a six-year commerce and law program. One of a handful of women in
the College of Commerce, she received her bachelor's degree in
economics with highest honors, was a top 10 graduate and was named
to the Bronze Tablet.
She received her J.D. degree with distinction from the University
of Iowa College of Law.
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She grew up always wanting to be a lawyer, and she continually
had the encouragement of her late parents -- Dr. Sheldon and Ellen
Bel, but that could not be said of all of her law school professors.
She was one of five women in her law school class of 100, and it
wasn't uncommon for her to hear admonishments from her professors
for what they described as taking up the law school space of a man.
"I was told: 'You know you'll never practice law. You're just
here to catch a husband," she recalls.
She began her legal career with the Vermilion County Legal Aid
Society at a salary of $90 a week. She later served as an assistant
state's attorney for Vermilion County, trying criminal and juvenile
cases. She also engaged in private practice in Danville.
Her judicial career began at the age of 30 as an associate judge
in Vermilion County in 1974. She was elected a circuit judge in the
5th Judicial Circuit in 1986 and served as presiding circuit judge
in Vermilion County from 1987 to 1998, when she was assigned to the
Illinois Appellate Court, 4th District. She was elected to the
appellate court the following year.
Garman was appointed to the Illinois Supreme Court effective Feb.
1, 2001, to fill the vacancy created by the retirement of former
Chief Justice Ben Miller. She was elected to the Supreme Court for a
10-year term in 2002 and retained for a second term in 2012. When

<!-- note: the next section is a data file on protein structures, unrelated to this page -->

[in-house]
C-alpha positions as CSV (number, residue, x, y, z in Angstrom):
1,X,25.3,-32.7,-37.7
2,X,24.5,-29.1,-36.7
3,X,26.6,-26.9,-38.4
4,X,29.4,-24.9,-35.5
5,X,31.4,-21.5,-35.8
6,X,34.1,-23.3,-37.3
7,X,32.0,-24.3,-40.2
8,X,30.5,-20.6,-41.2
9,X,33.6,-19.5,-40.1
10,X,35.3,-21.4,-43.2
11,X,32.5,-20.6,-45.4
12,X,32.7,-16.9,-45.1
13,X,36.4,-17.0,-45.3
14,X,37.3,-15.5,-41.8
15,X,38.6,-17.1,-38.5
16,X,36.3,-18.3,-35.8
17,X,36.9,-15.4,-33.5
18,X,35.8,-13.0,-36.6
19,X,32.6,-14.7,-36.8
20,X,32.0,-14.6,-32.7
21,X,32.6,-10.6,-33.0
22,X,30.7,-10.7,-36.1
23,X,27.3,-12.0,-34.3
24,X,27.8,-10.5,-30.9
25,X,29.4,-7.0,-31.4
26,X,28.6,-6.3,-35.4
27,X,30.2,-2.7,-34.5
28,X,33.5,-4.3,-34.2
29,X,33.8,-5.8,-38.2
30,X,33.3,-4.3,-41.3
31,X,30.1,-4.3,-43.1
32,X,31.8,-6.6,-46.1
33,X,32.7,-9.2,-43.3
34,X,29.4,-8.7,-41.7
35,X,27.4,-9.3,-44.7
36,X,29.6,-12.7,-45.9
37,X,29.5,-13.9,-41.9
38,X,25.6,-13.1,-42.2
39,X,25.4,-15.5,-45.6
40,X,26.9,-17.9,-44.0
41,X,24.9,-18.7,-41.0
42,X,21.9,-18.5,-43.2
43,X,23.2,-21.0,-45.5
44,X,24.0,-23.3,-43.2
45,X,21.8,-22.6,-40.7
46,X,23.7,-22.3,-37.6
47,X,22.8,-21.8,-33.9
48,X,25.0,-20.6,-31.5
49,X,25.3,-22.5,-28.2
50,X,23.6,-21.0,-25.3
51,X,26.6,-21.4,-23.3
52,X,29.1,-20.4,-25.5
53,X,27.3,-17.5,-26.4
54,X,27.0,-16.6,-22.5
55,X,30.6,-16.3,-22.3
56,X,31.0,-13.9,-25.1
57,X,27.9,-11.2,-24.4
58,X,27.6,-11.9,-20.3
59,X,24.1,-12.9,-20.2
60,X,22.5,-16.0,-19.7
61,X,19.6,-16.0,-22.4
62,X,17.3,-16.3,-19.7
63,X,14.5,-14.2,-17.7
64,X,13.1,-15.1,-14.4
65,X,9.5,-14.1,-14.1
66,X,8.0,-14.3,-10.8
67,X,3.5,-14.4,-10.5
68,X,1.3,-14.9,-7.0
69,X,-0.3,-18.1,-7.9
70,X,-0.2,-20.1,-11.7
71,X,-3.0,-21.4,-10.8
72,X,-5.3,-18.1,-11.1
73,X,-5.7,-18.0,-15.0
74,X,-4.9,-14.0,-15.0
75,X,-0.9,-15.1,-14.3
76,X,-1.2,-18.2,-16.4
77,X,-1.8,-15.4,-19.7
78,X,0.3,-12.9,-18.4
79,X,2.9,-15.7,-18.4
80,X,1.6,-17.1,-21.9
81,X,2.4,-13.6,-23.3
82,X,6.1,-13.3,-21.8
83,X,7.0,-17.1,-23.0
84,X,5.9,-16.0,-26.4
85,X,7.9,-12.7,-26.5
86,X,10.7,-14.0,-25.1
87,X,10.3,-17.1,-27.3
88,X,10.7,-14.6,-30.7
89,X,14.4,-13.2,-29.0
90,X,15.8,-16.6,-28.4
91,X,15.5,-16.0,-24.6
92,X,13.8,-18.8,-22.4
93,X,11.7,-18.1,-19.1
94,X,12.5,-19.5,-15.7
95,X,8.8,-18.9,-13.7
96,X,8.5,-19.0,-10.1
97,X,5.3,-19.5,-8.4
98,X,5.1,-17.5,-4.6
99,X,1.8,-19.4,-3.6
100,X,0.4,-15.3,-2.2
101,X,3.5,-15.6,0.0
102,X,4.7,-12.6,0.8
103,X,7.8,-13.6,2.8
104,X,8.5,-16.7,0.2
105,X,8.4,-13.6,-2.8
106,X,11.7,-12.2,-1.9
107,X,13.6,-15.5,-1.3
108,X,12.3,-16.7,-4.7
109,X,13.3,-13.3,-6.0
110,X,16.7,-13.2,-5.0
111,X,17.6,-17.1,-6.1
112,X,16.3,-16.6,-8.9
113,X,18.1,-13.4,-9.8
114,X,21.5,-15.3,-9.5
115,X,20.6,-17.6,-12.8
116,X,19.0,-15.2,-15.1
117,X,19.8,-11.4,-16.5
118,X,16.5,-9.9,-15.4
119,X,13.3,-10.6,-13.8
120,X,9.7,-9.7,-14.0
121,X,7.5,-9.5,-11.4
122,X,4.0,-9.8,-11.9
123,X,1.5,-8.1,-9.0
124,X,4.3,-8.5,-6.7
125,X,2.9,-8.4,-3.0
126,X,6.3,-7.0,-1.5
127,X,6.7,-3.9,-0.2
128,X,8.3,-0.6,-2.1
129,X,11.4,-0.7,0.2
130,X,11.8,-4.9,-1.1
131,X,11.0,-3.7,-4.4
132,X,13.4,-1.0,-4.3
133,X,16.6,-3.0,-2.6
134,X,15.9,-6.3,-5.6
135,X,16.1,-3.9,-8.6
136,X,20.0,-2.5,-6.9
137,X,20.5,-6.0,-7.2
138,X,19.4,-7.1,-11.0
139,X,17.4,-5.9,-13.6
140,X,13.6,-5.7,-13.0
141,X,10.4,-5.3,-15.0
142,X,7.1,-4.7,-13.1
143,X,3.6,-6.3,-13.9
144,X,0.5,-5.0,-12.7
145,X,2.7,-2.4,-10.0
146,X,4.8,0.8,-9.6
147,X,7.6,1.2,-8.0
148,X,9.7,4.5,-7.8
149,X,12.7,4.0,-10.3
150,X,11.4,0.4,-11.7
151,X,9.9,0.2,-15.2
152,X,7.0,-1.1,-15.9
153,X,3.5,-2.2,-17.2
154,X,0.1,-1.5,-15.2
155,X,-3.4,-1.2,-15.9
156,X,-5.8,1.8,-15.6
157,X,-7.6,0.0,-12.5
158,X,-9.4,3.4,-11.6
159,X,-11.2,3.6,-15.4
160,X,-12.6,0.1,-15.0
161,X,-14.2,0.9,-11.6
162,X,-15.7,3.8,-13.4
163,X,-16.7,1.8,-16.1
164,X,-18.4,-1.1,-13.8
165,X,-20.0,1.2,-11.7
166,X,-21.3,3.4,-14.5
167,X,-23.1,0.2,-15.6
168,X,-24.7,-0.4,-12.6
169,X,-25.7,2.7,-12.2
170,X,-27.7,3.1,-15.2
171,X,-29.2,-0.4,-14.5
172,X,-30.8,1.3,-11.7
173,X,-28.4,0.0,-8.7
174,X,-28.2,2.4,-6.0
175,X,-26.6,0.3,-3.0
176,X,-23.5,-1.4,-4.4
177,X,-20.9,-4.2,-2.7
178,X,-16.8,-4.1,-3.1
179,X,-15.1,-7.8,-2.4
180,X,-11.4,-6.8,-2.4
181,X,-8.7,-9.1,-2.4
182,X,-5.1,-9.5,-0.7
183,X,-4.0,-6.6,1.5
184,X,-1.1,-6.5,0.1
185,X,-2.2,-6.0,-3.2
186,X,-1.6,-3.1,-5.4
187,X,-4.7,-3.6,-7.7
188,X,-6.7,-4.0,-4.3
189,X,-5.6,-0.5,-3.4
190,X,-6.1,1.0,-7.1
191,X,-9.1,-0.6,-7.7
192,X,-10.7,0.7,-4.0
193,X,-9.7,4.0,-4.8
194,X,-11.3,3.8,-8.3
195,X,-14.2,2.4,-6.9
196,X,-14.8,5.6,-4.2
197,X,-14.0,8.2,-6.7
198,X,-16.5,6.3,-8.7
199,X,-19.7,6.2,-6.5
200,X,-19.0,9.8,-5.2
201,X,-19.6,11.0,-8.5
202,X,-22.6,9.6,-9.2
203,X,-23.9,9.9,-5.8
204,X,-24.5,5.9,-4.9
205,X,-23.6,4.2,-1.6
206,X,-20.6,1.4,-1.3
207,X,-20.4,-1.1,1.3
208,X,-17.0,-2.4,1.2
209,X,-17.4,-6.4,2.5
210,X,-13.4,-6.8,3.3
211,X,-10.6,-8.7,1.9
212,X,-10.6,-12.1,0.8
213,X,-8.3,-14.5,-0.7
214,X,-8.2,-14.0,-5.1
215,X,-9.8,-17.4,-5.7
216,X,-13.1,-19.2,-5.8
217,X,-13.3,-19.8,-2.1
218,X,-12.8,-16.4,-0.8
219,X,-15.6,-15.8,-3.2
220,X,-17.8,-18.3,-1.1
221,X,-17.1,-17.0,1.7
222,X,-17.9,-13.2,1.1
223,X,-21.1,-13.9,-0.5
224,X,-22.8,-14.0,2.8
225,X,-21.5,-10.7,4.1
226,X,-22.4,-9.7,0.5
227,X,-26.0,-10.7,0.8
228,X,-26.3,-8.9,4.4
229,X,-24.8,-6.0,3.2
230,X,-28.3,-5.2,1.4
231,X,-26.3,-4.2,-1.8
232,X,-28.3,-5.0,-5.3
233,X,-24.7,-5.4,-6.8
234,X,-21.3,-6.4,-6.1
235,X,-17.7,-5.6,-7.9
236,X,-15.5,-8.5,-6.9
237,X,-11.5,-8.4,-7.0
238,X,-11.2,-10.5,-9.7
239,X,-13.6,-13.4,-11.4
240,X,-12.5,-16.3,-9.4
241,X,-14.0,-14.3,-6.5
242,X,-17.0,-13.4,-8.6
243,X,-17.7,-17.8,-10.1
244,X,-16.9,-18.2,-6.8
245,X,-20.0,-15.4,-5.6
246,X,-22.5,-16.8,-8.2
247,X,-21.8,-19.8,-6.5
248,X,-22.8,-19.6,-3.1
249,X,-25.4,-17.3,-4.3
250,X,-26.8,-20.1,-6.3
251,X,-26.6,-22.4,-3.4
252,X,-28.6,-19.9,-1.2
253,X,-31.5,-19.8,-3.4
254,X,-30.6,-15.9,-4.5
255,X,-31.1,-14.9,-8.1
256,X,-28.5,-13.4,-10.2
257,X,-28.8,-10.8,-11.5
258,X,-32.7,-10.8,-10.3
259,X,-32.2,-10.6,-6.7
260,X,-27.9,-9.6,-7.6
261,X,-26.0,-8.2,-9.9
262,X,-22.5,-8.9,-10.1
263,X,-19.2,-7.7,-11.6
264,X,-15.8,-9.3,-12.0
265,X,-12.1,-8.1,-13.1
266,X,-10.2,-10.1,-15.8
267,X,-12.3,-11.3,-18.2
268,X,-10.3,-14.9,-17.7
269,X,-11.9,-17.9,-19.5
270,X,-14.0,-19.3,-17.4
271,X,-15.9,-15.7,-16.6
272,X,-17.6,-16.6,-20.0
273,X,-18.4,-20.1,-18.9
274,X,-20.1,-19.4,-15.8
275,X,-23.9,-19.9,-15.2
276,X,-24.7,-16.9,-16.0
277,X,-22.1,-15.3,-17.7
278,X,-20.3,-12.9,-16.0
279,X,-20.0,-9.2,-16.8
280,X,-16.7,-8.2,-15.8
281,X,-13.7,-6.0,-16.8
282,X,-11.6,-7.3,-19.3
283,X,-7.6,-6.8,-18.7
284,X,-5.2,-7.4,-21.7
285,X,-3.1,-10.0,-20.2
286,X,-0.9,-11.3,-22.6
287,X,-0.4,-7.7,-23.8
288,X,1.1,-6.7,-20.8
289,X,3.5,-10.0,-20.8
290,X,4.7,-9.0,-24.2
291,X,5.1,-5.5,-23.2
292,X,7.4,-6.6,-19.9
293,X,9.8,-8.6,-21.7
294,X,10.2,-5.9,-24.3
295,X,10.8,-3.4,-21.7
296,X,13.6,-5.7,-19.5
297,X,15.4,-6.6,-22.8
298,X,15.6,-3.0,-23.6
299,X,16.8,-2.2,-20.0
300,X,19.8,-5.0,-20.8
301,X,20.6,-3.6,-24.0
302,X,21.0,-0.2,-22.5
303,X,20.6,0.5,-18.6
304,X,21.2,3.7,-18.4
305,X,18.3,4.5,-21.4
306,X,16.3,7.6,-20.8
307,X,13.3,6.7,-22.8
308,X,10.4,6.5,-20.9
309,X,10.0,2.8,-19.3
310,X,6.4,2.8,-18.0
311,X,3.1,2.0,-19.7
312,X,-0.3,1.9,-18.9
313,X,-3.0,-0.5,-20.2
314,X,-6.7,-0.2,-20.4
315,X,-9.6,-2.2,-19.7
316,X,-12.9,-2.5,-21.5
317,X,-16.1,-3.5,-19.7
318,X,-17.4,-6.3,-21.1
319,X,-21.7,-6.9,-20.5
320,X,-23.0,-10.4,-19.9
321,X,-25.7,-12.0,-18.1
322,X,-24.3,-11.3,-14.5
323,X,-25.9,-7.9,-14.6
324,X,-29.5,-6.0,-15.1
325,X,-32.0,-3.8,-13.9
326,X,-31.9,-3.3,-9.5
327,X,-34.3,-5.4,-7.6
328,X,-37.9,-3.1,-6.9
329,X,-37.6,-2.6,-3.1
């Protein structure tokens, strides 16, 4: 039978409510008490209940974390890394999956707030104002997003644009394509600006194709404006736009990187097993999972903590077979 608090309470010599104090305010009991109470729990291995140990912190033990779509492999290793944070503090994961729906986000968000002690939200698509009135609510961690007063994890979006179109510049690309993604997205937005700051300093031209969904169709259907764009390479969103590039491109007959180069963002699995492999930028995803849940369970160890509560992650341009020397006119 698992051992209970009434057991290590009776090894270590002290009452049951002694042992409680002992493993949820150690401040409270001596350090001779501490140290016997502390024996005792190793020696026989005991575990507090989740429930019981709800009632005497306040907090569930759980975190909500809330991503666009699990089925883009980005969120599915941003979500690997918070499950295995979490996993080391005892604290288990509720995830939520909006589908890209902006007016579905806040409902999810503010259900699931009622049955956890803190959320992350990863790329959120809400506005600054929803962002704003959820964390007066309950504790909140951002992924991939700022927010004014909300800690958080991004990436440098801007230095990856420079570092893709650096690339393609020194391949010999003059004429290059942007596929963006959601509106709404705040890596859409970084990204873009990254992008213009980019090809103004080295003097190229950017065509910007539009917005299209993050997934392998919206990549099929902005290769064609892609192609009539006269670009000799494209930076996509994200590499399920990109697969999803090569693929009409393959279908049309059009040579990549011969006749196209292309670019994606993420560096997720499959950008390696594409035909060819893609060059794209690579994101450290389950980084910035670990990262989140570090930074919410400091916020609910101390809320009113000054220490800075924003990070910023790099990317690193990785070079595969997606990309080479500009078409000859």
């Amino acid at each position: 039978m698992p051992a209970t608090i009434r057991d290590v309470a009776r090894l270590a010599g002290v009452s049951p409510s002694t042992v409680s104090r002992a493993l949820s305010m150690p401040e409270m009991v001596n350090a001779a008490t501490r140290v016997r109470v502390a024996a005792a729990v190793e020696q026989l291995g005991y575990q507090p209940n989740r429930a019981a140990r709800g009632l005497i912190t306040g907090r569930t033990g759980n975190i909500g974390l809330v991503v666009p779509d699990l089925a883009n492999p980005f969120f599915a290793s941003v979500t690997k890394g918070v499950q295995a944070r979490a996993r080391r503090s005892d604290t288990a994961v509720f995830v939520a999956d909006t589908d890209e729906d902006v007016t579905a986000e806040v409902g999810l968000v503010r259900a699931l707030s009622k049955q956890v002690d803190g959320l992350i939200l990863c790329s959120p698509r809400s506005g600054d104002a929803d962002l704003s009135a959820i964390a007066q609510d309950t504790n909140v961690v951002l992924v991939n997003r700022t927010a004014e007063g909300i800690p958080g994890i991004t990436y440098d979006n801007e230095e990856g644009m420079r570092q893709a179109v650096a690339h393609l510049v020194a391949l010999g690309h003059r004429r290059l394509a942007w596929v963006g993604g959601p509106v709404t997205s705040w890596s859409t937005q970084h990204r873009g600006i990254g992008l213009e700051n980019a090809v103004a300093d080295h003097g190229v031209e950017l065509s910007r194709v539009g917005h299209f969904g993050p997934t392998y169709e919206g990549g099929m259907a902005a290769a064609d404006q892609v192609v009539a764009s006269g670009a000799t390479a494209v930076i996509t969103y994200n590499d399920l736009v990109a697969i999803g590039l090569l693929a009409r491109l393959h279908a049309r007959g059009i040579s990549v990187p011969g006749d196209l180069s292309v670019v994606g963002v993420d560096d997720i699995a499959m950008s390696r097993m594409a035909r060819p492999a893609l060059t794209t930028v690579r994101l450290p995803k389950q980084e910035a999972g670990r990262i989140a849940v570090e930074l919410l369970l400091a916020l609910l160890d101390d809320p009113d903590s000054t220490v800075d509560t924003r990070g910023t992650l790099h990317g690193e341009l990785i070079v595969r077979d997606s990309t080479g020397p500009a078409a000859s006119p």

she began serving on the Supreme Court, she joined the late Chief
Justice Mary Ann McMorrow, who was the first woman to serve on the
Supreme Court and the first woman to serve as its chief.
In addition to being the longest-serving woman judge in Illinois,
Garman will be the first chief justice to have served in virtually
every judicial capacity: associate judge, circuit judge, presiding
circuit judge, appellate justice, presiding appellate justice,
Supreme Court justice and soon-to-be chief justice.
Since she has been on the Supreme Court, Garman has written and
participated in hundreds of opinions and has been an active
participant in the court's many administrative functions.
She recommended that the Supreme Court establish a Special
Committee on Child Custody Issues to ensure that the best interests
of children are the prime focus of all custody cases and that all
child custody proceedings are scheduled and heard on an expedited
basis. Garman still serves as Supreme Court liaison to the special
She also serves as Supreme Court liaison to the Conference of
Chief Circuit Judges, the Committee on Judicial Performance
Evaluation and the Supreme Court Historic Preservation Commission.
Garman is a member of the Vermilion County Bar Association, the
Illinois State Bar Association, the Iowa State Bar Association, the
East Central Illinois Women's Bar Association, the Central Illinois
Women's Bar Association and the Lincoln-Douglas Inn of Court.
She also is a member of the Illinois Judges Association, which
awarded her a Lifetime Achievement Award in 2007 and the inaugural
Harold Sullivan Award for Judicial Excellence in 2011.
Garman is an active member of her community. She is a member of
the Danville Rotary Club, a director emeritus of the Danville
Symphony Orchestra and the 708 Mental Health Board. She also is a
member of the board of directors of the University of Illinois
She has earned numerous other awards and honors and has been a
frequent speaker at a wide variety of events and before diverse
audiences, including schoolchildren and service organizations.
She and her husband, Gill, a Danville attorney, have two children
and three grandchildren.
In a related order, the Supreme Court appointed Justice Lloyd A.
Karmeier to be a member of the Illinois Courts Commission to replace
Garman on that body when she becomes chief justice. The Illinois
Courts Commission is a constitutionally established tribunal that
sits as a court in the discipline of judges.
[Text from file received from the
Illinois Supreme Court]